• Using them as a floor, gardening, or knee pillows
  • Making a pet bed
  • Use them as packing or moving materials to protect breakable items
  • Repurpose them as draft stoppers
  • Compost any organic chemical-free fillings
  • Use the stuffing to fluff up old pillows or beanbags
  • Crafts & Hobbies: Do you have a creative edge? Remove the stuffing from the inside of a pillow and reuse it in your next project. If the outer layer of fabric is clean and spot-free, you can use that too!
Textile Recycling: Textile Recyclers are an available option for our area.  They will collect and recycle your old pillows (if they aren’t contaminated). However, there is a starting cost from approximately $20 to use this recycling service. 

Did You Know?

You can recycle many common household items including cardboard, paper, steel cans, rigid plastic containers and glass bottles and jars in your yellow top bin which is collected fortnightly. But there are some common household items that cannot be recycled in your yellow bin at home but can be recycled at Council’s Community Recycling Centre at Kembla Grange.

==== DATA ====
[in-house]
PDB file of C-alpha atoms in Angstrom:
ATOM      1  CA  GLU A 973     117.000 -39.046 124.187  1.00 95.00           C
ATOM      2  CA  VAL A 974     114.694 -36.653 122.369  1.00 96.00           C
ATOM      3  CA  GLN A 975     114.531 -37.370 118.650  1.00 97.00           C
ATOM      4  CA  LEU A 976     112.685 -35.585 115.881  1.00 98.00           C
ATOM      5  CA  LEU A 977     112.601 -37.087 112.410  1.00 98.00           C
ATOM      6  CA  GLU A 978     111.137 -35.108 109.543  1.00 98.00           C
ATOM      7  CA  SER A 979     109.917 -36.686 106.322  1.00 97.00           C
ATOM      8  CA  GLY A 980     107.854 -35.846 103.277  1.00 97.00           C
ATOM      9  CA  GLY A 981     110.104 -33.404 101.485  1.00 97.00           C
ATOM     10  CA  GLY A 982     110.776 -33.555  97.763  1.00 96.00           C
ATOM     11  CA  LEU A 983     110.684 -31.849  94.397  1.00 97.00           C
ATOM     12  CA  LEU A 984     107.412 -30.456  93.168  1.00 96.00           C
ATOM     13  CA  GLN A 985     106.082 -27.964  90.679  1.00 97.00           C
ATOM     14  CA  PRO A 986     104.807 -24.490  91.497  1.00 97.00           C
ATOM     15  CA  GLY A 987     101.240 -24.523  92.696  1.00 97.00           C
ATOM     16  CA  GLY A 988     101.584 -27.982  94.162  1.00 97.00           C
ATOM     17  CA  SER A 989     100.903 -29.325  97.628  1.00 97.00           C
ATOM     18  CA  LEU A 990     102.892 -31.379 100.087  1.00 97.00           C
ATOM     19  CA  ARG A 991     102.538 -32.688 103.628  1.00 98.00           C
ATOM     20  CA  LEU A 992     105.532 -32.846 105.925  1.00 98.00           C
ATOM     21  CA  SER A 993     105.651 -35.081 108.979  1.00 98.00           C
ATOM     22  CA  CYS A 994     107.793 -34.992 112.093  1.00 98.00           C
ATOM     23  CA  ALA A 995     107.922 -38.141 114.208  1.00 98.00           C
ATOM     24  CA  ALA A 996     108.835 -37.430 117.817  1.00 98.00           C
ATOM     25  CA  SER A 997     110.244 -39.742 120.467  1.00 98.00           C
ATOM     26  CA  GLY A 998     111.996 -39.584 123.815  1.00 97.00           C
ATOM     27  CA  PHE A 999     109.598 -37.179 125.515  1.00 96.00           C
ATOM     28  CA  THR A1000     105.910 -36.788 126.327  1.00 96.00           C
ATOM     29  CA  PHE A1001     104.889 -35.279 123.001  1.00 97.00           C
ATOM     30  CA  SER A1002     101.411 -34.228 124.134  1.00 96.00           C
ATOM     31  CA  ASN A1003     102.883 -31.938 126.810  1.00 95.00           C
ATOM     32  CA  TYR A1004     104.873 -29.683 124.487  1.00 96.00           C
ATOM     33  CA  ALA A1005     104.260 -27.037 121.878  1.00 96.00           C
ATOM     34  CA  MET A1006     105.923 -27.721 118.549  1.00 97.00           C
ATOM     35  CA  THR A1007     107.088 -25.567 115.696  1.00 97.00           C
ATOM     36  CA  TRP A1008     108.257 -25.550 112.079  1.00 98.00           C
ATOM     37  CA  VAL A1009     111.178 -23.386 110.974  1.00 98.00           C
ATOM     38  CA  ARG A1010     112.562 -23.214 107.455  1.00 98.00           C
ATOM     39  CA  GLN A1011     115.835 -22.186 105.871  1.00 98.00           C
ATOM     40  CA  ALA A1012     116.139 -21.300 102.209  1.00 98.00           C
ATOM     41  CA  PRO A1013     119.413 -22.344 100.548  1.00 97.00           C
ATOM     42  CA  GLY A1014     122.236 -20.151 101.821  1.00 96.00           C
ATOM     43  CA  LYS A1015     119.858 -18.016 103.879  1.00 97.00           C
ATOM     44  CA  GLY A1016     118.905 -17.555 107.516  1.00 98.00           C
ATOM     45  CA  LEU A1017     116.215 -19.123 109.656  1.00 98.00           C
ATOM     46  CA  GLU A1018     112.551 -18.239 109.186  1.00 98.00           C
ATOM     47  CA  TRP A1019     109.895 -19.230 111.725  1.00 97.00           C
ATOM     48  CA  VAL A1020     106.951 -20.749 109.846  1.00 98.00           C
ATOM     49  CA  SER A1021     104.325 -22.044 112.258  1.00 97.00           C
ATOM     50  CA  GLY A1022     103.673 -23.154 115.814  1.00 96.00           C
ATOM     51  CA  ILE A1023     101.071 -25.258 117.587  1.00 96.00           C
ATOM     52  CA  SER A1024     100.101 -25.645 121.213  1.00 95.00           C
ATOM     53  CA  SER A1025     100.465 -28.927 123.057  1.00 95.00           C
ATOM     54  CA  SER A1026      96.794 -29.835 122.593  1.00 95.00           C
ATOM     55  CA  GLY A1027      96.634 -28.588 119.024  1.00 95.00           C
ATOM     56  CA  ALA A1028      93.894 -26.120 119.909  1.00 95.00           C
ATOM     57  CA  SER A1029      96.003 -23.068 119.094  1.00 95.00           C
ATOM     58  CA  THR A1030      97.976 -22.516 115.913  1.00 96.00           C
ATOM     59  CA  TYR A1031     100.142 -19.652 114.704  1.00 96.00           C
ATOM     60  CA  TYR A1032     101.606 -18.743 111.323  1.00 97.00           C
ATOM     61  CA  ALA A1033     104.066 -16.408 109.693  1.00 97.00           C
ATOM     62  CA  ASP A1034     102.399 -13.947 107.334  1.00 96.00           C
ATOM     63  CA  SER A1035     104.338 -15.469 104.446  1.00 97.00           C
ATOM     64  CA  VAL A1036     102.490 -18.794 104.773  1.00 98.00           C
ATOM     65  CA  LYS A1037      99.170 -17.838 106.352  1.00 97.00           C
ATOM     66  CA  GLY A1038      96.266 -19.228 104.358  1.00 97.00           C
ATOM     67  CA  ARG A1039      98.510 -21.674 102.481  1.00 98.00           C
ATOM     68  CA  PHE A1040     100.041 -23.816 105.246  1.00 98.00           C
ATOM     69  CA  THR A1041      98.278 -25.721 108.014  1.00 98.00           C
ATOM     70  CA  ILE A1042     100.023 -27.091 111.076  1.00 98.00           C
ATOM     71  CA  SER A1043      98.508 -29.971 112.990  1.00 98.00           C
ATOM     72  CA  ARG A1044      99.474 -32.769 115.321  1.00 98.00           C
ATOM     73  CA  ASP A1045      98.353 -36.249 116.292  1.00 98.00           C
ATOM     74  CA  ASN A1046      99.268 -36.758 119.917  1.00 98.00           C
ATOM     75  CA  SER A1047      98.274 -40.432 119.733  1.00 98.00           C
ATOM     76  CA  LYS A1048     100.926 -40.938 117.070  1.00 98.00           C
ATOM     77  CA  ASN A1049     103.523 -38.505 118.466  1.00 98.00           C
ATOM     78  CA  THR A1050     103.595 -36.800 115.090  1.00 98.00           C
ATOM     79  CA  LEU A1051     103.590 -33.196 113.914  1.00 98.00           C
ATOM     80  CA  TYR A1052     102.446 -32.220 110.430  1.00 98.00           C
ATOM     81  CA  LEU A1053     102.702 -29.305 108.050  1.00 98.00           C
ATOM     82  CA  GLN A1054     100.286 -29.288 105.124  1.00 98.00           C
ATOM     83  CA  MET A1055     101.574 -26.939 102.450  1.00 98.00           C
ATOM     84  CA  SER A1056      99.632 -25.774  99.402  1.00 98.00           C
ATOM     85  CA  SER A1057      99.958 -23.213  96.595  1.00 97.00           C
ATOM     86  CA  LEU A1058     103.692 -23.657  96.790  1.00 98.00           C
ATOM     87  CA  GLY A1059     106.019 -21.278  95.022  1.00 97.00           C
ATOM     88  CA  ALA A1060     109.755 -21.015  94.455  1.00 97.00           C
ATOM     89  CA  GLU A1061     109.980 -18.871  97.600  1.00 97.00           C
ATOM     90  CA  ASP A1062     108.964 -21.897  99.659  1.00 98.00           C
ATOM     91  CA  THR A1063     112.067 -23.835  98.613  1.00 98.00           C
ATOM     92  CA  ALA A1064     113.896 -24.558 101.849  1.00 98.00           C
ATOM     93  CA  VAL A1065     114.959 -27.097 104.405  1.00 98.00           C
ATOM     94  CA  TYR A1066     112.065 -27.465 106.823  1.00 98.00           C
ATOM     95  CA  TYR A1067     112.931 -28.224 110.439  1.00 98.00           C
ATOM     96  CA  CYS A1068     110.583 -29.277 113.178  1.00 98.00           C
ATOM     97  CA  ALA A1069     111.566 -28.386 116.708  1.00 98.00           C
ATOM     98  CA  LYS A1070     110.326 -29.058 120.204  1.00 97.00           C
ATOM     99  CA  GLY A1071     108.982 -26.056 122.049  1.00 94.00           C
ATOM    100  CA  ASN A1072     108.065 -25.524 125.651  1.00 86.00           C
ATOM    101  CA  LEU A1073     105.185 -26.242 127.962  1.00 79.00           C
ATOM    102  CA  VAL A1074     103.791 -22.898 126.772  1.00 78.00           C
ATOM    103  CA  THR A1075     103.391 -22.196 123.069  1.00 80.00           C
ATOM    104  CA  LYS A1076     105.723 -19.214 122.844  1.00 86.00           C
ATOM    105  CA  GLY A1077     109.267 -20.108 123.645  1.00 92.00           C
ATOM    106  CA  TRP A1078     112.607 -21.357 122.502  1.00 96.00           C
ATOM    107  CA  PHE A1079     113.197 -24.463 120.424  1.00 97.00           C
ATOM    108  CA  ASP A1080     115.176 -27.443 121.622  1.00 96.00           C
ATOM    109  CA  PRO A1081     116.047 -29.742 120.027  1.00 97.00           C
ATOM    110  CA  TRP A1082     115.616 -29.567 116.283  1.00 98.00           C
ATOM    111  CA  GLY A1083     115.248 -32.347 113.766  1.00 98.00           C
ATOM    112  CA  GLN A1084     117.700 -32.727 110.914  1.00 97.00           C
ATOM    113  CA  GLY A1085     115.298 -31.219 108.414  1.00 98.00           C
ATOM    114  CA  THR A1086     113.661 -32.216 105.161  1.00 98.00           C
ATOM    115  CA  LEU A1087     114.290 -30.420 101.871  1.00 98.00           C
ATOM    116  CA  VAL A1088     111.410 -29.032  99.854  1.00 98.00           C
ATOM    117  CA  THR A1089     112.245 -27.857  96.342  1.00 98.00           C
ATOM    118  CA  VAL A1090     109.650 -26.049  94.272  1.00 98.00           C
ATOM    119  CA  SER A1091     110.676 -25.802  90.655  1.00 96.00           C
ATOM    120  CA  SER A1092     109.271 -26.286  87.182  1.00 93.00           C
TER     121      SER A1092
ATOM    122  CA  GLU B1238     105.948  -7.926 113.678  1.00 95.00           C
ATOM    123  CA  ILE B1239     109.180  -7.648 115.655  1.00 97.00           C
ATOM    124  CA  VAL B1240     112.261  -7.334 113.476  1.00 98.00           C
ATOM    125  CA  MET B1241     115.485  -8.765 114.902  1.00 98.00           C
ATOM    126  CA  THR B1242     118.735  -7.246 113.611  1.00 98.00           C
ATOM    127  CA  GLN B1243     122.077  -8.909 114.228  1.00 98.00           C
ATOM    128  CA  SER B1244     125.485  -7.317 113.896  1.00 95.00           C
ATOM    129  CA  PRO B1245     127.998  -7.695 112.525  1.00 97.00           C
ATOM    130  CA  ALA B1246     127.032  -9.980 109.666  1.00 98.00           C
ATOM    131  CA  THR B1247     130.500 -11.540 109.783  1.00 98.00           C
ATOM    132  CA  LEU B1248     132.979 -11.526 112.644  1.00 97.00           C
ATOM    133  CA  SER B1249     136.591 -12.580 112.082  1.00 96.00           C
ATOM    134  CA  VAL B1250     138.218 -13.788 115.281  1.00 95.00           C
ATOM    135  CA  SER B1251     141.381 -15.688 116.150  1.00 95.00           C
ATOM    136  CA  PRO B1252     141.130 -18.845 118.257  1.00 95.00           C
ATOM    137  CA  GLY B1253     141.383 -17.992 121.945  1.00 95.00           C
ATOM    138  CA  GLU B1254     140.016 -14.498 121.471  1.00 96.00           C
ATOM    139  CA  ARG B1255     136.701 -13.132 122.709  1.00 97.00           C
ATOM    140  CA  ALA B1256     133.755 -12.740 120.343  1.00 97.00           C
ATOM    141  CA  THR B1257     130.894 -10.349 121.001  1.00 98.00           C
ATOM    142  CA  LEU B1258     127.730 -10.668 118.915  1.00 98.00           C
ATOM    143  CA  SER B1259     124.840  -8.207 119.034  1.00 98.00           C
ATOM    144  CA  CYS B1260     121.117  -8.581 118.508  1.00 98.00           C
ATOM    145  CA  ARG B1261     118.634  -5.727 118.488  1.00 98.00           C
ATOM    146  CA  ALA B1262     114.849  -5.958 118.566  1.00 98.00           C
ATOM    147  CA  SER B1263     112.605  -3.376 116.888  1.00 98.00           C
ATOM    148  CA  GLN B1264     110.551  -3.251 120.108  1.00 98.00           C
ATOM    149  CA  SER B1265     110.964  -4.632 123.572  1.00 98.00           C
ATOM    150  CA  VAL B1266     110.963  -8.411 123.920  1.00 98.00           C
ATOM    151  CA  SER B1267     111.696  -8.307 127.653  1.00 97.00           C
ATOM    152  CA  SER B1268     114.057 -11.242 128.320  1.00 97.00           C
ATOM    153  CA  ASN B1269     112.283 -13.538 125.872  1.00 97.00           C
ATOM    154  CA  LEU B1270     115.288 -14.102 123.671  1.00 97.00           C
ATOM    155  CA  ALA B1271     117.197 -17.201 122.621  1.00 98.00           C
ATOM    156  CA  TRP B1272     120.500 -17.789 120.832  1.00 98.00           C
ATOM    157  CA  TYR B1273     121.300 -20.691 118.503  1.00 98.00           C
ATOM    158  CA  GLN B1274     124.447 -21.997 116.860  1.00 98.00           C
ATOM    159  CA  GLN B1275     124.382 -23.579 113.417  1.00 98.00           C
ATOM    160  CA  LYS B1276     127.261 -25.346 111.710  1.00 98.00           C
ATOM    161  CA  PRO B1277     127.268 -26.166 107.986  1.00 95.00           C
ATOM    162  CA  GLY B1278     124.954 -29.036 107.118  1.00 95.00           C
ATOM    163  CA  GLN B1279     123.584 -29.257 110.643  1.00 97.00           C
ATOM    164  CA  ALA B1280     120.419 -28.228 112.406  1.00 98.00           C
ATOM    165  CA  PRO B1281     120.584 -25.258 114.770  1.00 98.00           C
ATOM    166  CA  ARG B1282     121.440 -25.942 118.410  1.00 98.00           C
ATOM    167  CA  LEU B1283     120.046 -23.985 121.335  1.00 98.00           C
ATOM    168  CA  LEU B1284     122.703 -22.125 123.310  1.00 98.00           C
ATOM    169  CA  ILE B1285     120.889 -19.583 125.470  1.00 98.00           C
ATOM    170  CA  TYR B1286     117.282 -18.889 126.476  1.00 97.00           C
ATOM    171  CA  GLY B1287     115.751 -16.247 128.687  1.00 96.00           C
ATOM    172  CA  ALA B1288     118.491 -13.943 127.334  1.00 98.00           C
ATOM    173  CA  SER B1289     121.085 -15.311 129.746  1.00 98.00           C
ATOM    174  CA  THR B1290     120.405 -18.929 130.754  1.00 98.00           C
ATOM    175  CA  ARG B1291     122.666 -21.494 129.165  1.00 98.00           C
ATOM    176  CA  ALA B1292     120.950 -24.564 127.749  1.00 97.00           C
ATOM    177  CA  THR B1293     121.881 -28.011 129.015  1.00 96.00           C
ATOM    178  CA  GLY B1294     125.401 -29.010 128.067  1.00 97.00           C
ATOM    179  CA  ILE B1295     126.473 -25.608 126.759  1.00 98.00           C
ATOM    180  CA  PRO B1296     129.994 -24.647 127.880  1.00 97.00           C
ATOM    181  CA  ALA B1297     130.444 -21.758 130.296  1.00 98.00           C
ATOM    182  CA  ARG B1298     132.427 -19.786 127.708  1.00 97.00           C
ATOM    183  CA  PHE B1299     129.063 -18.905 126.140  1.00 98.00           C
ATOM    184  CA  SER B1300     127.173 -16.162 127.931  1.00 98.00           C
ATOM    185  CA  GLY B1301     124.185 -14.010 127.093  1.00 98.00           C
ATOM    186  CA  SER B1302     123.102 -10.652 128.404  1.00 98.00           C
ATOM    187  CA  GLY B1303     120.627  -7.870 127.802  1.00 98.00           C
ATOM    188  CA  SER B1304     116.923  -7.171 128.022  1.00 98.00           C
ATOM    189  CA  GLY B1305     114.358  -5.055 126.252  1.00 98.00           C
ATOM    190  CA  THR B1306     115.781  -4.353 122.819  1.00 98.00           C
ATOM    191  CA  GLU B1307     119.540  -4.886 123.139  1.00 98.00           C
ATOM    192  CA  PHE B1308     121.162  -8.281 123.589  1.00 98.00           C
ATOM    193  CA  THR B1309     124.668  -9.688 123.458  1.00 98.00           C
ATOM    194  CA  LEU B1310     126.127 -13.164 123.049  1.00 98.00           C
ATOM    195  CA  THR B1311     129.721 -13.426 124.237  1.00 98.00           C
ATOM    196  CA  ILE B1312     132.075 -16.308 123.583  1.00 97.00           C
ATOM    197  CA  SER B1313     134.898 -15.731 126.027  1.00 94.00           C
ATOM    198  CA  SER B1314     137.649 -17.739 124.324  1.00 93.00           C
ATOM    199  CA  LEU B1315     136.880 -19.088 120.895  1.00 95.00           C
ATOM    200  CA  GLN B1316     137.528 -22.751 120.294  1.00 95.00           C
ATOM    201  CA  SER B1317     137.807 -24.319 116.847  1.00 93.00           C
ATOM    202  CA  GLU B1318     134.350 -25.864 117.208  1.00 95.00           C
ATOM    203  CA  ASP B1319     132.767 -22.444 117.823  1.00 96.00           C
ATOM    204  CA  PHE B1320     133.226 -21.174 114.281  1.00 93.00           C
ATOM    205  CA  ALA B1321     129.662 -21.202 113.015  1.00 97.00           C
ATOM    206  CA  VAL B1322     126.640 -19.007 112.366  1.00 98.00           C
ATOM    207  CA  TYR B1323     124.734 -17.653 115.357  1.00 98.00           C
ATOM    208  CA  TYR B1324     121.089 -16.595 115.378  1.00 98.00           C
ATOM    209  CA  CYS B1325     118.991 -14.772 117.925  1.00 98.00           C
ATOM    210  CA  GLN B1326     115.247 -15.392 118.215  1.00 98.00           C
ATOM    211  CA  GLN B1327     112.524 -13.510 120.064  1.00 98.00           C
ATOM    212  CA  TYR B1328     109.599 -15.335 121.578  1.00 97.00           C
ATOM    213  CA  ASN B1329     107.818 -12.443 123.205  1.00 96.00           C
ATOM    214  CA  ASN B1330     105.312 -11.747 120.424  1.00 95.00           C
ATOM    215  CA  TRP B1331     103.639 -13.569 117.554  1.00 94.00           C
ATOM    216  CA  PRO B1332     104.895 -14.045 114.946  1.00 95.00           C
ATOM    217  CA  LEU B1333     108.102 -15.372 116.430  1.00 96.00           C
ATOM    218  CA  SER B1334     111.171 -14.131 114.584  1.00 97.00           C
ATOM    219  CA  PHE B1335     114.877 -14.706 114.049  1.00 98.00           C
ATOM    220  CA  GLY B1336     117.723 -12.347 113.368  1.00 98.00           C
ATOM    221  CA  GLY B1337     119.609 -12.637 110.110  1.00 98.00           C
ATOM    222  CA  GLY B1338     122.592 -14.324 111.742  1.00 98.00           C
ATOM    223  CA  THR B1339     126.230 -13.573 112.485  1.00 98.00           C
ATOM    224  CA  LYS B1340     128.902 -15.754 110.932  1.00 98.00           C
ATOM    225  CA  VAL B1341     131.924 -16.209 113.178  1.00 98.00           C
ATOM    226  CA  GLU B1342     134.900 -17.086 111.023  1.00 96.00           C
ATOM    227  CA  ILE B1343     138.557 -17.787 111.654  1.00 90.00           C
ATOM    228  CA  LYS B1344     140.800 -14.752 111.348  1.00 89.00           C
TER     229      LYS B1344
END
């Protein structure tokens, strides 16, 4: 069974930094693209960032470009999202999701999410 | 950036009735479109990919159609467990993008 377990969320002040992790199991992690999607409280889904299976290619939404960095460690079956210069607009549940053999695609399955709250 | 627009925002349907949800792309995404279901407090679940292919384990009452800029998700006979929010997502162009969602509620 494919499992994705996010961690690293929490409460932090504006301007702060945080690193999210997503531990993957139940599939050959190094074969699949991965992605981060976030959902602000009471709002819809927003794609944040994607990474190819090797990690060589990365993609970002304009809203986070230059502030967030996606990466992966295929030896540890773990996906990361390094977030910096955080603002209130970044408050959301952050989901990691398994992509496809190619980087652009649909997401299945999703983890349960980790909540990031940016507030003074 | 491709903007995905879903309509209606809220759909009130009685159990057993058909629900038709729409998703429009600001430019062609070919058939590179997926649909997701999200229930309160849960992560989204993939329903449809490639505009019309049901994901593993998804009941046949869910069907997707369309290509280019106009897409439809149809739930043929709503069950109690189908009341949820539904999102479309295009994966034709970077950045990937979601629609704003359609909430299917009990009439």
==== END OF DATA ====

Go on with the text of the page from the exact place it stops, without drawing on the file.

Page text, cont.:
This includes items such as gas bottles, paint, fluoro globes, oils, household and car batteries, mobile phones, cardboard and paper, e-waste, fridges and freezers, scrap metal and mixed recyclables. Plastic bags are not accepted in your regular recycling bin, these will contaminate the recycling process.

Items must be in household quantities; except for fridges and freezers, items should be no larger than 20kg or 20 litres.
For more information, please visit the Wollongong Waste recycling webpage here and the Community Recycling Centre webpage here.

Threatened Species Profile

Common Name: White-Flowered Wax Plant
Scientific Name: Cynanchum elegans

The White-Flowered Wax Plant is listed as Endangered by both the NSW Government and the Commonwealth. This species is a climber/twiner plant, which varies highly in its form. It has fissured corky bark and can grow up to 10 metres in height.

The leaves are generally paired on this plant, and are oval in shape, ranging from 1.5-10.5 cm in length and 1.5-7.5 cm in width. The flowers are tubular and white, roughly 4 mm long. The fruit is a pod which can hold up to 45 seeds and has long silky hairs on one end.